I may never look at macaroni and cheese the same way.
The week before I had accused him of never writing an honest paragraph in two semesters even though an overwhelming number of my prompts were based on life experiences. We had the ritual down: He’d turn a paper in and I’d start interrogating him about the event in order to extract some details. “Who was there with you? What did you eat? What was the weather like?” Suddenly he’d burst into a huge grin, “Aww, c’mon Miss. I don’t know!”
“Because it didn’t happen. I made some sh– up.”
His was a wall I couldn’t tear down, but it was a pleasant wall. I finally asked him one day about his sunshiny disposition, “How do you do your time here? You’re always smiling.”
“What do you mean, Miss?”
“Everyone has their coping skill. One might use the calendar, another avoids the calendar; some get by from week to week, and some others just take it one day at a time. You’re altogether different. You have four years here, but you’re rushing through high school. In order to do what? At the same time, you never seem to have a care or worry in your life. I’ve only ever seen you have one bad day.”
“Oh, Miss. I have bad days,” he was serious in his voice, “but I try to make the most of things, ya’ know?” His smile was huge as he walked out.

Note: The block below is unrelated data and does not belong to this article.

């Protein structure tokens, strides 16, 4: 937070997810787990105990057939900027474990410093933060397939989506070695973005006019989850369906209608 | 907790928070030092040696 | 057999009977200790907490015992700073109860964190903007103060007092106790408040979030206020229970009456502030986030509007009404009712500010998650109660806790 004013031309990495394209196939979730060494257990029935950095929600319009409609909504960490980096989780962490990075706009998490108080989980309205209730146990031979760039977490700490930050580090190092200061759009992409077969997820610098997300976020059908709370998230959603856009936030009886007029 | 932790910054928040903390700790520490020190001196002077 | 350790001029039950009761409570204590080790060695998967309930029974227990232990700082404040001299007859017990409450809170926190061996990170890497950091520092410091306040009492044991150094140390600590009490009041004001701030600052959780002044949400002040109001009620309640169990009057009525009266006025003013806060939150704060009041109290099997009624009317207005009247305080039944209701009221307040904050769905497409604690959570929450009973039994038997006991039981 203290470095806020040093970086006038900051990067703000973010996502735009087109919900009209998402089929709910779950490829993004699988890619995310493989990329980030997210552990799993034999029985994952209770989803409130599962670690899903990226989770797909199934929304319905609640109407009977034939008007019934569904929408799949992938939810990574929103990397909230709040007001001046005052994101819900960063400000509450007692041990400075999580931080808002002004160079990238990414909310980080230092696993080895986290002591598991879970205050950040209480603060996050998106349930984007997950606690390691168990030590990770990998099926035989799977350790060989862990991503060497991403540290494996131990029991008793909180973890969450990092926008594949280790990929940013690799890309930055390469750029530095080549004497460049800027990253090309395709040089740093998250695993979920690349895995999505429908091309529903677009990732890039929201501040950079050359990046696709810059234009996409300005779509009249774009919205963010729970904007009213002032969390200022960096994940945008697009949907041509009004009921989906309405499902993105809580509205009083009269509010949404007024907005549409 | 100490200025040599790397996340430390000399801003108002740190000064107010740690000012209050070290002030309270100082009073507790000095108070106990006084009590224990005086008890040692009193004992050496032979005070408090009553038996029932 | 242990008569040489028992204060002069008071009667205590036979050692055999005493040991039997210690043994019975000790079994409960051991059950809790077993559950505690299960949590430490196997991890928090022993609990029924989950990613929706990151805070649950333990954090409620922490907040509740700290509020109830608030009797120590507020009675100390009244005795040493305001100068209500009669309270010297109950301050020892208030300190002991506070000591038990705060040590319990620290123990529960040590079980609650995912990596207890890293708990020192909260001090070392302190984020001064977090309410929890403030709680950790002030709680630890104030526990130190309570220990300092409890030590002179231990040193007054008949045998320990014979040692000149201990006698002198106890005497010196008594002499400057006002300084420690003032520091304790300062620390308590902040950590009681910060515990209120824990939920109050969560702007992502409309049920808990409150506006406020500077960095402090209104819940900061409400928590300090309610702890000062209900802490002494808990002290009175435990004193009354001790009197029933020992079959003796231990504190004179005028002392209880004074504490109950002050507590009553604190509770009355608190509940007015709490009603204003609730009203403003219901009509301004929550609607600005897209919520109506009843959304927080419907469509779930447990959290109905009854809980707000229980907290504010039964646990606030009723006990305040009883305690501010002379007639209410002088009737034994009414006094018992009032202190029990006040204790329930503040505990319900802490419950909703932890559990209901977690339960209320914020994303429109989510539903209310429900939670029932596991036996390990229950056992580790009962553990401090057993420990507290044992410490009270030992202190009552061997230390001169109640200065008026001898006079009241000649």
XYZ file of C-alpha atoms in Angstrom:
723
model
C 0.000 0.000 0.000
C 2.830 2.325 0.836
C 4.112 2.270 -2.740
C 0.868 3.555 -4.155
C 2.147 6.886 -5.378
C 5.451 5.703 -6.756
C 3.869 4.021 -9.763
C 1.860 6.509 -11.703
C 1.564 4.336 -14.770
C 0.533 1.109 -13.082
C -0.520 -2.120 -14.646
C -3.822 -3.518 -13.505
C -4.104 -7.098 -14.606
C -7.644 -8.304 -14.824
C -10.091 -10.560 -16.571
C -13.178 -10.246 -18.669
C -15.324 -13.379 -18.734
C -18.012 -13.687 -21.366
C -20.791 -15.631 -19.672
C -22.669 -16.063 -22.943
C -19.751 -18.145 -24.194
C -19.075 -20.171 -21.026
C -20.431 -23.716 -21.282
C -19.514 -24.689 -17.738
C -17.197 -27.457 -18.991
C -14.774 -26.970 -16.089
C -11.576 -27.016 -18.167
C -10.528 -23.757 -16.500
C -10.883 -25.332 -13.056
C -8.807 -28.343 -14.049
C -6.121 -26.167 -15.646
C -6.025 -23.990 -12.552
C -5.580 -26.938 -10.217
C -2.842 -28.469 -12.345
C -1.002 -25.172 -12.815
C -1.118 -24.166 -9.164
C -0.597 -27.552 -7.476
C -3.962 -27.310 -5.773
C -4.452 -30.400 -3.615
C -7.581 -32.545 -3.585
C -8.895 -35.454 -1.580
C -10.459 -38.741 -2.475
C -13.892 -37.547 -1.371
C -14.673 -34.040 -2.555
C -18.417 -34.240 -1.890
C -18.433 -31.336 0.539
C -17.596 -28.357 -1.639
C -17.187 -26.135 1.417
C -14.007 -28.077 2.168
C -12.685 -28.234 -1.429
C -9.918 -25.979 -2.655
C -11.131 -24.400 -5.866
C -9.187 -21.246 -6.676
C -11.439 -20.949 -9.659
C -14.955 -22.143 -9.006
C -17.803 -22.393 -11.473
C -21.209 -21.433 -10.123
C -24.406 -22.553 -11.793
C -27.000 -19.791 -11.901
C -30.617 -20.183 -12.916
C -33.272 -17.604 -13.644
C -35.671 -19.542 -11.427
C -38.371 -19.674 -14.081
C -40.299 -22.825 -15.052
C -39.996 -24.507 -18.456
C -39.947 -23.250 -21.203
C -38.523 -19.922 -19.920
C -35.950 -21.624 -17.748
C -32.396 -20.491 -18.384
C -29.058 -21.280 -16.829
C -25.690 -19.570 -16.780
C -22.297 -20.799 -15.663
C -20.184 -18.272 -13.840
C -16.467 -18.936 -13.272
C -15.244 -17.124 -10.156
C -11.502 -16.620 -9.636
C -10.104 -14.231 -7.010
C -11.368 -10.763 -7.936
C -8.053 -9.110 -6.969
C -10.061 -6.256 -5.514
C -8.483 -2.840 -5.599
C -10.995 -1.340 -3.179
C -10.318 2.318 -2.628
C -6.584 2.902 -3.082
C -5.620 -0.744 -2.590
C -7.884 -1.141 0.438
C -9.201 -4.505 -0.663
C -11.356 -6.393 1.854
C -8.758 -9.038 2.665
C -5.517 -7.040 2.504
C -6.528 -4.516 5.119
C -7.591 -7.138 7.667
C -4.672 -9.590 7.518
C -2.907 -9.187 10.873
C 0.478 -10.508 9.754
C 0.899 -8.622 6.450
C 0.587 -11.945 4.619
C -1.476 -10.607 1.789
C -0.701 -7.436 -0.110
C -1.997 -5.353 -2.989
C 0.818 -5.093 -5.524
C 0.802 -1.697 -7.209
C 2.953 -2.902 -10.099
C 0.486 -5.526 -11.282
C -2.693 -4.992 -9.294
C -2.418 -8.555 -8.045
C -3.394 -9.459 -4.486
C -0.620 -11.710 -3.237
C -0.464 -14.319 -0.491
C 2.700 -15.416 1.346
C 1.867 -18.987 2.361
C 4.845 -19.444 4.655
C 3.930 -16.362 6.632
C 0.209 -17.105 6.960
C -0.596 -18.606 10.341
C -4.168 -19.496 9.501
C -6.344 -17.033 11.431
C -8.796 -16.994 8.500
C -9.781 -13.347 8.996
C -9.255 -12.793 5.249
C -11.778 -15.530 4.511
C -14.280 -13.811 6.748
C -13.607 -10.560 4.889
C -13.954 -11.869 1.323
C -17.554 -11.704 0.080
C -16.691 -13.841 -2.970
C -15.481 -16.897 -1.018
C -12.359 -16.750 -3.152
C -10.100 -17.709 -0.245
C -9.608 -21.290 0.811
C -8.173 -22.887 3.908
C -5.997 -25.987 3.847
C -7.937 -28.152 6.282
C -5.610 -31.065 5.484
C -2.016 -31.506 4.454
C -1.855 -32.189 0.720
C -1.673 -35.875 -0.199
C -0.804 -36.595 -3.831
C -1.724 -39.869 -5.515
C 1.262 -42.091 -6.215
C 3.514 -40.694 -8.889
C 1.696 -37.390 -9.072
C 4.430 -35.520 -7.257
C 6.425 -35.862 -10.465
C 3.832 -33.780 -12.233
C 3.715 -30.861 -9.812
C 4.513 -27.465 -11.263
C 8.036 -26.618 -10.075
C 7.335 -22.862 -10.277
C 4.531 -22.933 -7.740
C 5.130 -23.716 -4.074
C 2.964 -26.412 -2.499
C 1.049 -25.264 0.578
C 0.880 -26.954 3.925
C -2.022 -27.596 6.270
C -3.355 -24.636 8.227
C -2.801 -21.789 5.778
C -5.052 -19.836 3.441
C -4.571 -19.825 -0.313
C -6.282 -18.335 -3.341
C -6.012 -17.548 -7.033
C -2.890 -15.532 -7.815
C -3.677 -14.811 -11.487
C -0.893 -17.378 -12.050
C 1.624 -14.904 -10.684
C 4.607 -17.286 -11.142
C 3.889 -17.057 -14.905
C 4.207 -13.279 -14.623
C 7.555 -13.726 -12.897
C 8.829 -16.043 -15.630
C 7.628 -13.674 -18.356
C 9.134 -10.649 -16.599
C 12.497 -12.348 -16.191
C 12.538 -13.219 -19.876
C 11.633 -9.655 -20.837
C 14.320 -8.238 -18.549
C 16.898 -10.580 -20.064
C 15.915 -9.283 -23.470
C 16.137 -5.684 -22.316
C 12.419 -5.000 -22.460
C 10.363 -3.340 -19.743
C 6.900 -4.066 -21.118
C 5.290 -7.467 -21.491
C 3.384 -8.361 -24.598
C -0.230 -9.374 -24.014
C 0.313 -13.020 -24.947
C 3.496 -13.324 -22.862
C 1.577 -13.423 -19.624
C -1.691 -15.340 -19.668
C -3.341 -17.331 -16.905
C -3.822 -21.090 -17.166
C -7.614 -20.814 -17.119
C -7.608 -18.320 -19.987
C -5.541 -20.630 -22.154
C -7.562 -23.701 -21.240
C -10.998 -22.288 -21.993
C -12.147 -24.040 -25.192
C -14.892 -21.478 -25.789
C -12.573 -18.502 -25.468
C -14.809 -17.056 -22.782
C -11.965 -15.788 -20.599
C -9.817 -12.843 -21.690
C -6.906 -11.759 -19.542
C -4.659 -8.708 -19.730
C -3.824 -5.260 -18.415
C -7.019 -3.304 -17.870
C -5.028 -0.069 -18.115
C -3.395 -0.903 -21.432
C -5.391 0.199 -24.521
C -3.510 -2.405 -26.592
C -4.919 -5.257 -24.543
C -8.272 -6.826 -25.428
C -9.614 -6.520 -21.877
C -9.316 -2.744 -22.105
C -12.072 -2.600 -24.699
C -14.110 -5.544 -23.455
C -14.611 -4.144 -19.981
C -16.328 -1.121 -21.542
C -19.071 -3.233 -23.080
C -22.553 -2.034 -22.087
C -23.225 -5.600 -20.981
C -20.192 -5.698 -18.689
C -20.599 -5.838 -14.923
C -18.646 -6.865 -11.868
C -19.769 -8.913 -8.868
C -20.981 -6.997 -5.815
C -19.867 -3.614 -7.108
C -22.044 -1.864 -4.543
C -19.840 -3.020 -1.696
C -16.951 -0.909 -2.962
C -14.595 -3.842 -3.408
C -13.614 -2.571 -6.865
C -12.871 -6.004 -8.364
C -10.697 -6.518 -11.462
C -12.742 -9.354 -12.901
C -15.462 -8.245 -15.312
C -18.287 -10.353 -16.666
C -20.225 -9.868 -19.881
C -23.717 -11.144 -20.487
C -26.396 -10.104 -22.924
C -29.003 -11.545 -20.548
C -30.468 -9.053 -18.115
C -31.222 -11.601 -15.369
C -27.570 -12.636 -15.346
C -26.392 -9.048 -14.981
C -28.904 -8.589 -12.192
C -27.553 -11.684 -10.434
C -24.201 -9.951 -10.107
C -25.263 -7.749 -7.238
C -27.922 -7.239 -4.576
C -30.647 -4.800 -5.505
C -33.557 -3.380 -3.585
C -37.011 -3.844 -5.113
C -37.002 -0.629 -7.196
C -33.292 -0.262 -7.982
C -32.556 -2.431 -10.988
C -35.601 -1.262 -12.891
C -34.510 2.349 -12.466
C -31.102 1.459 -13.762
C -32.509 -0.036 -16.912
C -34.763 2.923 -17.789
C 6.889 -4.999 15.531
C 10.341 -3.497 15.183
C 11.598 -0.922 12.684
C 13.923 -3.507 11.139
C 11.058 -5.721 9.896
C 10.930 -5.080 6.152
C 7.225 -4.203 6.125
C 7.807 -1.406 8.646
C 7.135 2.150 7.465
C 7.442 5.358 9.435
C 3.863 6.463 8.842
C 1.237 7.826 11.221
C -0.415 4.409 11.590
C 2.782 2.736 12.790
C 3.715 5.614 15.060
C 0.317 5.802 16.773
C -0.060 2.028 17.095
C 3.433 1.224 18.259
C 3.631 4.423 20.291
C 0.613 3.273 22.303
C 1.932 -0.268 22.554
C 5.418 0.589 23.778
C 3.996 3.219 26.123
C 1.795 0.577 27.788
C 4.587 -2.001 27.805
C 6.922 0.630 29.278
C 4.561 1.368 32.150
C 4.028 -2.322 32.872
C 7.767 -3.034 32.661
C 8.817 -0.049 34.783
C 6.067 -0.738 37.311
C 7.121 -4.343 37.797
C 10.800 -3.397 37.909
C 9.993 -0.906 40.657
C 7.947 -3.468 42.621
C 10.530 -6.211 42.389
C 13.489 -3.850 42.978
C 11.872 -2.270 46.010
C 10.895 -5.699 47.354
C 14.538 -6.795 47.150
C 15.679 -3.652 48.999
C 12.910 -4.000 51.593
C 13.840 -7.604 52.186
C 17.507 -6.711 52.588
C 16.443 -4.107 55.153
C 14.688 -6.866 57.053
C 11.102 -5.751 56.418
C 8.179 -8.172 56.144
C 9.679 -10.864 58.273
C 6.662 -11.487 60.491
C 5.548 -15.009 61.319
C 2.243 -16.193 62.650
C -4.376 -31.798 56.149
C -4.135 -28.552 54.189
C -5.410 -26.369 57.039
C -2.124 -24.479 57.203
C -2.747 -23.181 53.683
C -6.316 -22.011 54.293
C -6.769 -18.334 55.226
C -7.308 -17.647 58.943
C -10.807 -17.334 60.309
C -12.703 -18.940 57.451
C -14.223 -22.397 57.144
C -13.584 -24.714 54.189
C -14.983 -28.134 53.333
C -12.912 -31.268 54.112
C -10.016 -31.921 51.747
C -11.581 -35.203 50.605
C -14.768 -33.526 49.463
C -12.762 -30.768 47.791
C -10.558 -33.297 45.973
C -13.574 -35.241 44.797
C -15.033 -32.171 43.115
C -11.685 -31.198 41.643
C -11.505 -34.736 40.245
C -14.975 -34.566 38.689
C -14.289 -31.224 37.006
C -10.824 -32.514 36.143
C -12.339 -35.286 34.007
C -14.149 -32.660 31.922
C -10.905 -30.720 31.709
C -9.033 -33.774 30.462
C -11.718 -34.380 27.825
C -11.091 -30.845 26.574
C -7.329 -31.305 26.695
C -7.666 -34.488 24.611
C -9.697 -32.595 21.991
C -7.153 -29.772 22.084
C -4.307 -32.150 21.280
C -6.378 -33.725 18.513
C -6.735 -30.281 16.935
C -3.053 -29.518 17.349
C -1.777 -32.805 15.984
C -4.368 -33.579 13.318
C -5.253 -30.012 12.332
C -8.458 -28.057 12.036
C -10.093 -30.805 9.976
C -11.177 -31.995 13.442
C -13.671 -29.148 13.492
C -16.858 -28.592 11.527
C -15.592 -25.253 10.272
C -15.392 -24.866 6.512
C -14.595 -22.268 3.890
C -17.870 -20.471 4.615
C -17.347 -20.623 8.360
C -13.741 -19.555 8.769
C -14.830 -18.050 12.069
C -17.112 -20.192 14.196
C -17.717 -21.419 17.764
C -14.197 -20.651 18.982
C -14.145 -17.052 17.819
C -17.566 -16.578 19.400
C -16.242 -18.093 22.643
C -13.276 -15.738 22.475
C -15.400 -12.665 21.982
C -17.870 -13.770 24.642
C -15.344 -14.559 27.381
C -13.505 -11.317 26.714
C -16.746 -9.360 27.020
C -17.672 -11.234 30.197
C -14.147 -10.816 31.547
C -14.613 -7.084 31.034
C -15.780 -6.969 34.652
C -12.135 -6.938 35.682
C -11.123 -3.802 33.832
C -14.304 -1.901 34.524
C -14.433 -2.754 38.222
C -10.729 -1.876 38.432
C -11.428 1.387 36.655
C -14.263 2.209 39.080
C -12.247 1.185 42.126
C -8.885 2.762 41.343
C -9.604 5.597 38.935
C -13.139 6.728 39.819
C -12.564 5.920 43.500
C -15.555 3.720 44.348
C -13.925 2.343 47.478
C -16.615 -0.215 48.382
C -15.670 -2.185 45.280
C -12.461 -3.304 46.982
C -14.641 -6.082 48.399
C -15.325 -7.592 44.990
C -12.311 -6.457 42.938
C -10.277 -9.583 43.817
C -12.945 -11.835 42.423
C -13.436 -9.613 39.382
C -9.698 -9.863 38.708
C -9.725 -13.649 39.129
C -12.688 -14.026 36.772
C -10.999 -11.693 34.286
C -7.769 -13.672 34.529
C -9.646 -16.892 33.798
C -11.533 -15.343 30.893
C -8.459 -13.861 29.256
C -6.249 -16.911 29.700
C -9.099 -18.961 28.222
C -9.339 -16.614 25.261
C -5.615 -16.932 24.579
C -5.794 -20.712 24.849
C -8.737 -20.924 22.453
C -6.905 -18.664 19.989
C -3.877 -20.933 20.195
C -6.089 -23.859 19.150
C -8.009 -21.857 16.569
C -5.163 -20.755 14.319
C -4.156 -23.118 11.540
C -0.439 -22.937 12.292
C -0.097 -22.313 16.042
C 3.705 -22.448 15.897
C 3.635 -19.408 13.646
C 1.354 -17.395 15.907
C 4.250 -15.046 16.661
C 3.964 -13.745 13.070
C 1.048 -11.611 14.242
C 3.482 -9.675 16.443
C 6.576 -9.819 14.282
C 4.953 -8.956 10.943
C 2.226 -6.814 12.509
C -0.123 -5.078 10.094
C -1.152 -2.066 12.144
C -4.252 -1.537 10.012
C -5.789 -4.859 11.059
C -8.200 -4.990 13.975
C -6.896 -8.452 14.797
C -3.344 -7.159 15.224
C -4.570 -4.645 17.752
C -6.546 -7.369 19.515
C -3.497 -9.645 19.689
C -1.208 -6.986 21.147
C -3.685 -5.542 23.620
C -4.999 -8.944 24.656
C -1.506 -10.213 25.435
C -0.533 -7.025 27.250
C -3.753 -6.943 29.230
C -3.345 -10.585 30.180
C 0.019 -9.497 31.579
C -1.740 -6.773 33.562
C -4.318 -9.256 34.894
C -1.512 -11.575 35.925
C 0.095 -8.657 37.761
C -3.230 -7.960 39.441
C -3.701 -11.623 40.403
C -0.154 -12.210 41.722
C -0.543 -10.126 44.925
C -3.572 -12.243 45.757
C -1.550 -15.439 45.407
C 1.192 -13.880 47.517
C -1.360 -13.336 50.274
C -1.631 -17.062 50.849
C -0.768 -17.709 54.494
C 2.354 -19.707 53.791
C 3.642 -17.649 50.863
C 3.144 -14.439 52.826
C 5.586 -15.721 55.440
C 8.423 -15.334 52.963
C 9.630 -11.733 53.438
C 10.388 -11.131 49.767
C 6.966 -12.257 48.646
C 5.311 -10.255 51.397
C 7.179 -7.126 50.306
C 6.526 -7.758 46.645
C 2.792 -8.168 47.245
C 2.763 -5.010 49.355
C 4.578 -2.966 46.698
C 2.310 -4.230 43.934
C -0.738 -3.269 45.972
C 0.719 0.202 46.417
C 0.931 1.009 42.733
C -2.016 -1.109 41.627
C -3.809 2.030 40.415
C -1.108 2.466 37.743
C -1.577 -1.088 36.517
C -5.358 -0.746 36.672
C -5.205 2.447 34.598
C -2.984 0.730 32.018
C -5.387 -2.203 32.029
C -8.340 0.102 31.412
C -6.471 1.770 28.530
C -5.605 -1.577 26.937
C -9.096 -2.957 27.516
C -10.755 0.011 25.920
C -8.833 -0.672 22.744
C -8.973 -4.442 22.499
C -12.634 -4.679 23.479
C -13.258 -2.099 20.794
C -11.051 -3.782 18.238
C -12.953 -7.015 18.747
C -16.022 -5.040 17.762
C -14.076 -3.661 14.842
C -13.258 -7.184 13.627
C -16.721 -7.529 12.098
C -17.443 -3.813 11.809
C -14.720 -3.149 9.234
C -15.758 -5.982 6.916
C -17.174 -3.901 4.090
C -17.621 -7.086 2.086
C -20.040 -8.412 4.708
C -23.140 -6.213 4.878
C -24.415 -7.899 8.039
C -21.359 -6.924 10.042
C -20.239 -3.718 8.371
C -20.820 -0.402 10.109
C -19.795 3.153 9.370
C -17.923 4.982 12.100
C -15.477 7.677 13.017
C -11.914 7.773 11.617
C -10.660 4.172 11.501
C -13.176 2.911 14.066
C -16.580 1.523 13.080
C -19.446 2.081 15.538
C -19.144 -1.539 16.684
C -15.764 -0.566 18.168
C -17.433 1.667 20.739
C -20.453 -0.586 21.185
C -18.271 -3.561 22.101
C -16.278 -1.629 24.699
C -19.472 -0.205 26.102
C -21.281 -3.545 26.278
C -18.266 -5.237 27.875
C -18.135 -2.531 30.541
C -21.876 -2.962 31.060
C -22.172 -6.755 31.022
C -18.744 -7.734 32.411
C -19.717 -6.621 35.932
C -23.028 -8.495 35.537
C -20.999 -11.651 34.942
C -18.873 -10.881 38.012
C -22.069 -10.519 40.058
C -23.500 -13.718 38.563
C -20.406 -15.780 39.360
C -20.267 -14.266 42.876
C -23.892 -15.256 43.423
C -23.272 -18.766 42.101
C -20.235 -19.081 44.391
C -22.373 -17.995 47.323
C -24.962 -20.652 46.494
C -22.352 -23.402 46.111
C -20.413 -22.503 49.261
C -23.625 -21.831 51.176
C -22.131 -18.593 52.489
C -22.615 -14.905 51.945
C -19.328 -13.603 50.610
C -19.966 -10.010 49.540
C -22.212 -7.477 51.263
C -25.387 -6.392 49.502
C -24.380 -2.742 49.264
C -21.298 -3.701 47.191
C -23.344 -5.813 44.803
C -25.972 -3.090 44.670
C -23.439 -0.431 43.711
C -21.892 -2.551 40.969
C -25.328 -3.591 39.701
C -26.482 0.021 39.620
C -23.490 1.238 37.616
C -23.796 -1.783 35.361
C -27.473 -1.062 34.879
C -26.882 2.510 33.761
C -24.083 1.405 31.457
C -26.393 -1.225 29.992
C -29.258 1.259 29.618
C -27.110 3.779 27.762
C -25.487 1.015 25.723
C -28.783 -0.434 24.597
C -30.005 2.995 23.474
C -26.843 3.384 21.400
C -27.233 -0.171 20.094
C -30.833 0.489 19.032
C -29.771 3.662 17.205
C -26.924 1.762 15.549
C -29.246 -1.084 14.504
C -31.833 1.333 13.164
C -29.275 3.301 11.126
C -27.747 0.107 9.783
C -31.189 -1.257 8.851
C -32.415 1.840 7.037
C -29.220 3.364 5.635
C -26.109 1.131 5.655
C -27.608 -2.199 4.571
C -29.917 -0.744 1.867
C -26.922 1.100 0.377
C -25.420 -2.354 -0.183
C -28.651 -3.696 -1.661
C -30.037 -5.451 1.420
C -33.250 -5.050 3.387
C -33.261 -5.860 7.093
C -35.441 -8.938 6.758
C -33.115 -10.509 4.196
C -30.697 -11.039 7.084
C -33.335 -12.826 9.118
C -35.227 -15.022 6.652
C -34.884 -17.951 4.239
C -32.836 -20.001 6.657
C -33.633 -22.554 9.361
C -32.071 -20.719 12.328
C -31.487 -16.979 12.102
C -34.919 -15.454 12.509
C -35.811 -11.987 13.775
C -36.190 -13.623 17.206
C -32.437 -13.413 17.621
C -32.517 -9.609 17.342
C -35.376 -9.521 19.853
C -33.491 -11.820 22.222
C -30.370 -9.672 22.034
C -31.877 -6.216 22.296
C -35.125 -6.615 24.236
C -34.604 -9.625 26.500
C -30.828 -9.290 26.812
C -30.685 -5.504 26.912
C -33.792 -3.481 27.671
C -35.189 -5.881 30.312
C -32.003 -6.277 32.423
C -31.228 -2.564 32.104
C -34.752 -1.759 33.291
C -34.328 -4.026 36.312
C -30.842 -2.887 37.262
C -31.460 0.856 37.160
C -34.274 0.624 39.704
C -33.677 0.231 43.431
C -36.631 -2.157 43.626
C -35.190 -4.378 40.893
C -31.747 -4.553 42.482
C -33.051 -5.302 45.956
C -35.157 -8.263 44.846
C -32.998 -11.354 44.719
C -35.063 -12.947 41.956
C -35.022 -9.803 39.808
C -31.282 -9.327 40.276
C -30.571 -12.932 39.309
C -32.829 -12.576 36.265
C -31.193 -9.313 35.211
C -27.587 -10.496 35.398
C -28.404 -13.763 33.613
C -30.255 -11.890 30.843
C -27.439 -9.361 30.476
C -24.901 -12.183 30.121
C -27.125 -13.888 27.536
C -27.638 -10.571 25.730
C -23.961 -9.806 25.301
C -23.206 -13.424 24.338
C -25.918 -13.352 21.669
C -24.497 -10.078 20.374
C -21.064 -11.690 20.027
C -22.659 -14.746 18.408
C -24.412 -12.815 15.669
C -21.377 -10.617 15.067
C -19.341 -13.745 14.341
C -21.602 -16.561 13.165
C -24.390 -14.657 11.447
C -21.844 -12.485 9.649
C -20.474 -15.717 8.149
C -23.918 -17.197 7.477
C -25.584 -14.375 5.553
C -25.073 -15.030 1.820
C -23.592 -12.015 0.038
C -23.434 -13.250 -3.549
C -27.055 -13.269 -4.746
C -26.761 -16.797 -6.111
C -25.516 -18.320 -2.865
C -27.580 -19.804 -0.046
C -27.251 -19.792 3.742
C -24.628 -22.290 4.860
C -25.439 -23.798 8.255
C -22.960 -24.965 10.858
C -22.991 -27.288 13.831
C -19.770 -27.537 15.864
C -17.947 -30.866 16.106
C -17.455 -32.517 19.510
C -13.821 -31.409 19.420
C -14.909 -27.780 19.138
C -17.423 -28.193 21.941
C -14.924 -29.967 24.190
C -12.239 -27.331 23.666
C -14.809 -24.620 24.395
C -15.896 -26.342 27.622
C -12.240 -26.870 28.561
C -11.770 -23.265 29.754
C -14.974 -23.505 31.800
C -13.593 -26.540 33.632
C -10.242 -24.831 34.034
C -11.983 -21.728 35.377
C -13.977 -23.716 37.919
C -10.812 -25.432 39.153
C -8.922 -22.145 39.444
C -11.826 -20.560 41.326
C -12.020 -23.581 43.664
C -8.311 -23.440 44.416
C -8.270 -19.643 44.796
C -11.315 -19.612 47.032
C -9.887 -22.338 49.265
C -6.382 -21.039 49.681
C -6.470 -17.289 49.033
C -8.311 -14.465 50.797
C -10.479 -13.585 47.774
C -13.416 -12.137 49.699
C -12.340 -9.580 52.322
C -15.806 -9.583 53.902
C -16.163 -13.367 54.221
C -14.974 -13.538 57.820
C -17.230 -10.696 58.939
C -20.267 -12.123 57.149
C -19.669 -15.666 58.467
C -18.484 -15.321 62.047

A few days later, on account of a Speech topic, I followed up with him. “You ever heard the phrase, ‘When life hands you lemons, make lemonade’?” I asked. He laughed for an answer, so I continued. “Well, do people like lemons?”
“OK. How do you make lemonade?”
“With sugar water?”
“Yep. So when you have lemons–or, say, you live in a prison–you sweeten it to make something delicious. You remind me of that saying.”
“OK, Miss,” he said like he was trying to appease me, but not before looking me straight in the eyes before walking back to his desk to tell a joke.
A hard-working student, always respectful to me, I realized that after 35 weeks I probably know less about him than anyone. The pleasant mask, it turns out, is the most effective one in prison. It sure deflected my curiosity even though I should’ve known this pale, tow-headed young man who has grown up in Hispanic communities sports a black-gang tattoo. Figure that one out.
And then, after teasing him about his fictitious responses to my non-fiction prompts, he wrote about finding God. He described his heart as “warm and gooey, like macaroni and cheese” on the day he was baptised. I had to ask whether this paragraph was true. “Yes, Miss,” he said in a dreary tone that suggested I should back off for a while.
I contemplated celebrating baptisms with a dish of homemade mac n cheese in the future.